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The Best Places for Dads to Work - And What You Can Learn From Them

POSTED BY
Patrick Ball on May 10, 2016 11:06 AM

Fatherly, the online platform/digital playbook for modern dads, just dropped its second annual list of the 50 Best Places to Work for New Dads.  Guess we know what’s going to dominate the beer fridge conversation this afternoon.   

The biggest takeaway—beyond the obvious awesomeness that there’s a list dedicated to working dads—is how the composition reflects progress toward paid family leave. And that’s the headline Fatherly, Fast Company and certainly many others will be running with over the next few days.  With good reason.

When Fatherly’s list debuted in 2015, about half of the 50 Best companies offered between one and two weeks of paternity leave. Among this year’s featured companies, the average is 7.5 weeks; 35 percent of companies featured provide 6 to 8 weeks and 12 offer between 10 weeks an entire year.

This, of course, comes as the United States lags woefully behind the rest of the industrialized world when it comes to providing paid family leave for new parents. Currently, only about 12 percent of private sector workers have access to paid leave through their employers. For companies competing for top talent, and Milleninals especially, offering maternity or paternity leave is a smart talent acquisition strategy.

But the story—whether we’re talking about Fatherly’s list specifically or being a great place for dads more generally—doesn’t begin and end with paternity leave. So what else can we learn from looking at the Best Places to Work for New Dads? Let’s take a look.  

  1. Flexibility Rules
    Spotify skyrocketed to the second spot on the list after not making the cut last year. The impressive debut was on the strength of its flexible approach to paternity leave. New dads can use the 24 weeks anytime up to their child’s third birthday. How serious is State Street about erasing the stigma from flex work? Managers at the Boston-based financial services company are required to approach their reports about flexible work arrangements so employees don’t have to feel intimidated about asking.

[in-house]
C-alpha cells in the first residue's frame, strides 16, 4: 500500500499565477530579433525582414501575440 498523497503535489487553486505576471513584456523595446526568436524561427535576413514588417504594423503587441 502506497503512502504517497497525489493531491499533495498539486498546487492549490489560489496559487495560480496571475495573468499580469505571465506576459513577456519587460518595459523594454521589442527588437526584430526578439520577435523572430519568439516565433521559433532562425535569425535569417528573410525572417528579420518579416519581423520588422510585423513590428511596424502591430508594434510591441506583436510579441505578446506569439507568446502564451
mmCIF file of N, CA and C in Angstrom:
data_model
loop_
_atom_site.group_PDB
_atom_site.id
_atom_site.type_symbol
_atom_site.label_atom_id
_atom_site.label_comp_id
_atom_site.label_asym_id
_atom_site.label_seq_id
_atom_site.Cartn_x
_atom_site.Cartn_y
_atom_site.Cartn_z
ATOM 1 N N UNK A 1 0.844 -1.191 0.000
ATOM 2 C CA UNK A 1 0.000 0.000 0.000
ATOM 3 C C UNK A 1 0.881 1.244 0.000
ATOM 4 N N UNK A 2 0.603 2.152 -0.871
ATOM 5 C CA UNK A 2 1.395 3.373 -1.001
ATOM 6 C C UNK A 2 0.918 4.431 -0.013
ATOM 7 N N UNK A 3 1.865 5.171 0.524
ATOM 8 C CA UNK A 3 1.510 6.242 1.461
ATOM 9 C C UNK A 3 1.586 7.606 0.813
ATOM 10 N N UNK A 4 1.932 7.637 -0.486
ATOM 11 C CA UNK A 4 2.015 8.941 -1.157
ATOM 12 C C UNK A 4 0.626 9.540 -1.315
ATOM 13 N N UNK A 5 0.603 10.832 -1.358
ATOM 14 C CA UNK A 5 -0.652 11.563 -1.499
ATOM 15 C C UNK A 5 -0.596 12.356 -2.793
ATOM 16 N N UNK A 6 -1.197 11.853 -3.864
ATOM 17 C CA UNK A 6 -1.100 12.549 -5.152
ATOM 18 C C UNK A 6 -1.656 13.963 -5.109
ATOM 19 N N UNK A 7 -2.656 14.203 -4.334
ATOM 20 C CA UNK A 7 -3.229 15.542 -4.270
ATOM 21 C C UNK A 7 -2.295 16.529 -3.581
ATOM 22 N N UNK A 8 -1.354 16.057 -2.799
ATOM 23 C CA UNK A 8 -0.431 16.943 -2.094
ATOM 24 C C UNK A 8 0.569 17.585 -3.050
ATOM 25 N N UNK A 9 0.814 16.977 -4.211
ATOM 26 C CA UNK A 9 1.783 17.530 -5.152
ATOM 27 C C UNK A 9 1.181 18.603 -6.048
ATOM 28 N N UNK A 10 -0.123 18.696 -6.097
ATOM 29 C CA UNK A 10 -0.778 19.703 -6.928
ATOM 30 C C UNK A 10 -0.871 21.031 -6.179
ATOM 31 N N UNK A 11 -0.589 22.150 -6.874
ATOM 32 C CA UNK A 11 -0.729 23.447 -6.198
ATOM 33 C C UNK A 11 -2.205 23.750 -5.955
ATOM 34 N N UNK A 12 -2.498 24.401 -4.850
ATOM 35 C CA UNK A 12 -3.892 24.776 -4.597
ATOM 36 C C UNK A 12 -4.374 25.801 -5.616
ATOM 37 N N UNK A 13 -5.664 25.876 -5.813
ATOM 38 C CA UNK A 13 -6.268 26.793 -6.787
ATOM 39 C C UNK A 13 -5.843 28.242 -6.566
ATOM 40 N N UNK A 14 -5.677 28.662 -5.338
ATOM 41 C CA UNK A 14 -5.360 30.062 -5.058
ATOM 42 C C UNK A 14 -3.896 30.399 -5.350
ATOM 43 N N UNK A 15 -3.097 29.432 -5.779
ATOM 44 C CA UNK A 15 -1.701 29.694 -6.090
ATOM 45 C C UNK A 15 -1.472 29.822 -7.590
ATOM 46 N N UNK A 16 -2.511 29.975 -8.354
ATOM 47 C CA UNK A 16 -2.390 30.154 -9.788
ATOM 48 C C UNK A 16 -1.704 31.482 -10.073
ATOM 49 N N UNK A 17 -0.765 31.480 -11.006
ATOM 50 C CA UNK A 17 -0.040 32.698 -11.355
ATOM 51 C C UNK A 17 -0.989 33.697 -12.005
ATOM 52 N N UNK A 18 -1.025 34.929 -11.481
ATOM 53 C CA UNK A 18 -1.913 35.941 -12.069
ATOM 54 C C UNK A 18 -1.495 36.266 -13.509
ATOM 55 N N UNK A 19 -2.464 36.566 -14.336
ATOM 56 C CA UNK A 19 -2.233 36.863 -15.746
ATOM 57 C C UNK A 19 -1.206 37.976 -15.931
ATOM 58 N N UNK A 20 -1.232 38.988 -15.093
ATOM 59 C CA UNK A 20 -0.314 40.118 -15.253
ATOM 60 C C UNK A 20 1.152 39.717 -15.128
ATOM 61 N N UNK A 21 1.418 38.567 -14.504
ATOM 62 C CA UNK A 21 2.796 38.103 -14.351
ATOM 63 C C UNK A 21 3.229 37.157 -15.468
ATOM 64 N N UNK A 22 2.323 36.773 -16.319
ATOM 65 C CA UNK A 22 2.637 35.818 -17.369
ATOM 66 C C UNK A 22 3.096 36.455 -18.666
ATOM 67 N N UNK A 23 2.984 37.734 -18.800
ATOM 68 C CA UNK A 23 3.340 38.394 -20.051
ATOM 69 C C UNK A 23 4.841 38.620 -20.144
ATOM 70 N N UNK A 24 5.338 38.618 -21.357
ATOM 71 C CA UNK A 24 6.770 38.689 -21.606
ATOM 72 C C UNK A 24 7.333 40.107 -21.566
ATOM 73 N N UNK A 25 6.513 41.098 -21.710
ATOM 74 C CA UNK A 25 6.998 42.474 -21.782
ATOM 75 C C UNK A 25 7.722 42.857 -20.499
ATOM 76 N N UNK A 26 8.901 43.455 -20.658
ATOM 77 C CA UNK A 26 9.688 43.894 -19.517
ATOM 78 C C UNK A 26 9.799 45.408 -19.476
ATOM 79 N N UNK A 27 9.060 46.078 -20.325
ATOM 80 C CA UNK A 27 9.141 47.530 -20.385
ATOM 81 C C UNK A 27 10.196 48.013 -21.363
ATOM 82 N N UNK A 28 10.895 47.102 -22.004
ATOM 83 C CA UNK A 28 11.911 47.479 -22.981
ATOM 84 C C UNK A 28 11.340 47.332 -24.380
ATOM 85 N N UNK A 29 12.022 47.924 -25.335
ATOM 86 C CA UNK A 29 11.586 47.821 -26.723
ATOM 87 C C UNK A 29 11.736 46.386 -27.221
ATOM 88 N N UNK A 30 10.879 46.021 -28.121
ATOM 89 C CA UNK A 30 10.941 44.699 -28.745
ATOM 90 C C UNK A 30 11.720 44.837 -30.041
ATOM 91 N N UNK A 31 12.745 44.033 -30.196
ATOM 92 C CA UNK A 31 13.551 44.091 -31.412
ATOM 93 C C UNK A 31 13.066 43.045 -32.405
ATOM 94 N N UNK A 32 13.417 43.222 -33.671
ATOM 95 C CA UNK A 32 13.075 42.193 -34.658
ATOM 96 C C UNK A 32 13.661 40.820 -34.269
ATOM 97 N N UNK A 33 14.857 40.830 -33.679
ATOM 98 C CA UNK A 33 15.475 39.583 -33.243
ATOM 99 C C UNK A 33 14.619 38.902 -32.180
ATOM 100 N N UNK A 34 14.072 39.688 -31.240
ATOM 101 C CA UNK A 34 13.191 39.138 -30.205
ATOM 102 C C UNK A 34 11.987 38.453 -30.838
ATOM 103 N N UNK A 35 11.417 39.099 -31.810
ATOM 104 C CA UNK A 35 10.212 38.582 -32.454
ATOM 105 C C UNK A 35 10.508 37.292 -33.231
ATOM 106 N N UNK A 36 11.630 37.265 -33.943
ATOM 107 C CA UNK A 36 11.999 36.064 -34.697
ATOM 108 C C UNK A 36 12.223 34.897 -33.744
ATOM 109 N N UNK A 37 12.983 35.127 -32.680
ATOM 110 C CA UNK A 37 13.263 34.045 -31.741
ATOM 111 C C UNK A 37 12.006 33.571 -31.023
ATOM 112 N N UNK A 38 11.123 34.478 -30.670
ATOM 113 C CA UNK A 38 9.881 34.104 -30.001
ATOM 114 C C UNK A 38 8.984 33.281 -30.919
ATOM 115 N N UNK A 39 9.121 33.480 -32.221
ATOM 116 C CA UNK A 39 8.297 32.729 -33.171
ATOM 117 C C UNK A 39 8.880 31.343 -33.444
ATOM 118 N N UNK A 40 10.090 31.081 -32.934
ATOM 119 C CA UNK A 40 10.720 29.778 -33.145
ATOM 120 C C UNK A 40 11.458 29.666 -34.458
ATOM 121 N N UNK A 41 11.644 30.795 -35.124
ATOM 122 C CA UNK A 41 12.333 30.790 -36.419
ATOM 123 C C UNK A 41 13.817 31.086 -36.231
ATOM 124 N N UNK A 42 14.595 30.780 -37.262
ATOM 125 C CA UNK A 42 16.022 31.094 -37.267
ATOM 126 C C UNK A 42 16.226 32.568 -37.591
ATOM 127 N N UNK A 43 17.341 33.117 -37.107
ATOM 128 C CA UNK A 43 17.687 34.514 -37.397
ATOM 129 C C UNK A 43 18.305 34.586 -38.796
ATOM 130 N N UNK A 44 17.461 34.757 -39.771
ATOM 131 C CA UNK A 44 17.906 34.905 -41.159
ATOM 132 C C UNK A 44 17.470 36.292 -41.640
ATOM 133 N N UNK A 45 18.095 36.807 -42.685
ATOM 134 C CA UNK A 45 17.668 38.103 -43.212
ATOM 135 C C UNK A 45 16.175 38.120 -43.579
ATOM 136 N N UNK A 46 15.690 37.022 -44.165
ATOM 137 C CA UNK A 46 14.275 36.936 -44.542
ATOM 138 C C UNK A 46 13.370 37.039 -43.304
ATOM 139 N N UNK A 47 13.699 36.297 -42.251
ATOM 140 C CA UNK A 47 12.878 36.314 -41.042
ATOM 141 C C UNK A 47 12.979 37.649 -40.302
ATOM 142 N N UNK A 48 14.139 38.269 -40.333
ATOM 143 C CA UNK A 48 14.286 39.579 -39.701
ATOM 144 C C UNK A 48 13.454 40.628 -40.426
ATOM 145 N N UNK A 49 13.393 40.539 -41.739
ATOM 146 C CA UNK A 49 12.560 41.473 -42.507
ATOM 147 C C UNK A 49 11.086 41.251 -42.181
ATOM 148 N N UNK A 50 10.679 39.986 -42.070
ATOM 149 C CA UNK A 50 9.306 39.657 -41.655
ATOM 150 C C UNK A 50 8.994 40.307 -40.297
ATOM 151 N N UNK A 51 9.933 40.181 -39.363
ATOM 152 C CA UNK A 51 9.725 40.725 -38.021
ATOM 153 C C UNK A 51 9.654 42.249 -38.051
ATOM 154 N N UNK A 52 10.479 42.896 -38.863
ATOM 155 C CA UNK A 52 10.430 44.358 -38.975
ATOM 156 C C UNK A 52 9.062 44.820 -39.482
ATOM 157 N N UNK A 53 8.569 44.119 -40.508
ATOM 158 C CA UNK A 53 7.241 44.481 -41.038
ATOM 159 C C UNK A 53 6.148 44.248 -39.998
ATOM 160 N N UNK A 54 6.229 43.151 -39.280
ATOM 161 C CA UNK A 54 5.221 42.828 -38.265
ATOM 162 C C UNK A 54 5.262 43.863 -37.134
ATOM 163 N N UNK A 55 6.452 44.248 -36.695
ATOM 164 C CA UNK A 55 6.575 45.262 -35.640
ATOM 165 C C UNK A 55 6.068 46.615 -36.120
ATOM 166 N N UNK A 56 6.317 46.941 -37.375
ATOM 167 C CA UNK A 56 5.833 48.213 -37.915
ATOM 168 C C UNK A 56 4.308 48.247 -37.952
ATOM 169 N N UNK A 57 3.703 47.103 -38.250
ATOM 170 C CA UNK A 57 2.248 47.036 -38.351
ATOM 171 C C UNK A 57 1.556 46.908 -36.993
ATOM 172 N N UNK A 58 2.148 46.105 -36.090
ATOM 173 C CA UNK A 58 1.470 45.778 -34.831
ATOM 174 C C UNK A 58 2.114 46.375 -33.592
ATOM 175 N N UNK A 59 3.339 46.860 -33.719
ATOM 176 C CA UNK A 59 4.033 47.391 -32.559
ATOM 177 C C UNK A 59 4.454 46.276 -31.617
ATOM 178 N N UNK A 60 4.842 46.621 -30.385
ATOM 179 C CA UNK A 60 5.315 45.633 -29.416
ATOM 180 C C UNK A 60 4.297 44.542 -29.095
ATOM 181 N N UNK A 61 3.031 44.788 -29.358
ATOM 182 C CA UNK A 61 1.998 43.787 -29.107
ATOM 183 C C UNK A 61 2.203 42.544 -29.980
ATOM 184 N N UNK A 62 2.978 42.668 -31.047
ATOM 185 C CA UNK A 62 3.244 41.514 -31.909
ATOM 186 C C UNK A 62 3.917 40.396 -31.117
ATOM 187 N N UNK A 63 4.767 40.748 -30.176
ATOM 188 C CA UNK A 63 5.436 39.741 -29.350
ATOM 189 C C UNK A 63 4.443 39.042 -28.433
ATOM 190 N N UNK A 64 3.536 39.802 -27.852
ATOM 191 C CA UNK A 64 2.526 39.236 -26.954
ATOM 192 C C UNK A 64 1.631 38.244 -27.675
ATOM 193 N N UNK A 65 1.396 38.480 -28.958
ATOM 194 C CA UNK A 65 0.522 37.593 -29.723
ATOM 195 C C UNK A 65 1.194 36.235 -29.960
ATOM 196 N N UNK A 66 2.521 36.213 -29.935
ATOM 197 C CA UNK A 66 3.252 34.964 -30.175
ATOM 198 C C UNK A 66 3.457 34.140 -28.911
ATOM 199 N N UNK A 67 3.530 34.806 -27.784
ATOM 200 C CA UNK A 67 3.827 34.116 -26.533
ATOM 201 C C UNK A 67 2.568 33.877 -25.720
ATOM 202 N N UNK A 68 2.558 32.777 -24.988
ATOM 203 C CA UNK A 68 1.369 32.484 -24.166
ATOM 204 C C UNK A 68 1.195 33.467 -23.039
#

1. Transition Support is Key
    Pinterest tops off four months of paid leave with a fifth “transition” month during which dads can work a reduced schedule for full pay. The company also boasts support groups and programs to help new parents reintegrate with their teams. Speaking of support groups, Twitter runs “Dads On Leave” roundtables that bring together new dads going out on or returning from leave to swap stories and share advice. Goldman Sachs not only has a Working Parent Forum as one of its many affinity groups, but the firm also provides coordinators to help fathers-to-be arrange flex time, plan leave and maximize family-friendly benefits the company offers.

  2. Child Care Assistance is Essential
    Google, a fixture of lists like Fatherly’s, is lauded here for its child care programs which go well beyond center-based options. The tech giant offers one-on-one consultations with experts to help figure out options, discounted nanny placements and subsidized in-home or in-center backup care. Akamai, a Boston-based tech company, also supplements its paternity leave with unlimited PTO and family-care benefits. In Fatherly’s words, “To further assist new parents, the company offers free premium memberships to Care.com and augments childcare assistance with an au pair program discount as well.”

    Another company that puts its money where its mouth is when it comes to child care assistance is S&P. The company allows employees to contribute $5,000 pre-tax to a flexible spending account for child care expenses; for employees who make less than $85,000, it will match the first $1,000 contribution. That’s a meaningful difference, when child care – at an average of $18,000 per year – is the largest household expense for most American families.

  3. Left Coast Tech Still Leads
    In recent years, studies have shown time and again that modern dads are taking more active roles in sharing breadwinning and caregiving responsibilities. Fatherly’s list is the latest example that companies are responding. That said, Silicon Valley is still a clear leader in this regard. Thirty percent of the companies on Fatherly’s list are from the tech industry, and 18 of the companies are based in California. The good news is that other industries are catching on. Finance, media, legal and business services are gaining ground, with each industry placing more than 5 companies on the list.

The most important takeaway is that the time has come for employers to start seeing dads the way they see themselves: As caregivers. Companies that don’t are very quickly going to find themselves at a competitive disadvantage.

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